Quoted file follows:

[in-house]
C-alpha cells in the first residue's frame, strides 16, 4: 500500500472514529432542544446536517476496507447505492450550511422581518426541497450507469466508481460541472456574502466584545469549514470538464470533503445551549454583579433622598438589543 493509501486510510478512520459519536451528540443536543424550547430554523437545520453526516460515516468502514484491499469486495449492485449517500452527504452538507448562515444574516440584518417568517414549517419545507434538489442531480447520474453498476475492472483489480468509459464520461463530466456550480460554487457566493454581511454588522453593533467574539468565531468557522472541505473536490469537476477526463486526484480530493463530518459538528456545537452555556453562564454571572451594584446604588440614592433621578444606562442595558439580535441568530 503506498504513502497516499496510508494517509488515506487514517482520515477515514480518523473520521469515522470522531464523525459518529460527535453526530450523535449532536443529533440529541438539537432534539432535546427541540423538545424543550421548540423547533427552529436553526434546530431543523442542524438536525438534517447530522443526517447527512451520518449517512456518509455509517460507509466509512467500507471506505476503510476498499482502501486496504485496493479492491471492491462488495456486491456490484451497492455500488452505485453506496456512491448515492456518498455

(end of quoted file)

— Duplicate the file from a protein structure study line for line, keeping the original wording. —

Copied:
[in-house]
C-alpha cells in the first residue's frame, strides 16, 4: 500500500472514529432542544446536517476496507447505492450550511422581518426541497450507469466508481460541472456574502466584545469549514470538464470533503445551549454583579433622598438589543 493509501486510510478512520459519536451528540443536543424550547430554523437545520453526516460515516468502514484491499469486495449492485449517500452527504452538507448562515444574516440584518417568517414549517419545507434538489442531480447520474453498476475492472483489480468509459464520461463530466456550480460554487457566493454581511454588522453593533467574539468565531468557522472541505473536490469537476477526463486526484480530493463530518459538528456545537452555556453562564454571572451594584446604588440614592433621578444606562442595558439580535441568530 503506498504513502497516499496510508494517509488515506487514517482520515477515514480518523473520521469515522470522531464523525459518529460527535453526530450523535449532536443529533440529541438539537432534539432535546427541540423538545424543550421548540423547533427552529436553526434546530431543523442542524438536525438534517447530522443526517447527512451520518449517512456518509455509517460507509466509512467500507471506505476503510476498499482502501486496504485496493479492491471492491462488495456486491456490484451497492455500488452505485453506496456512491448515492456518498455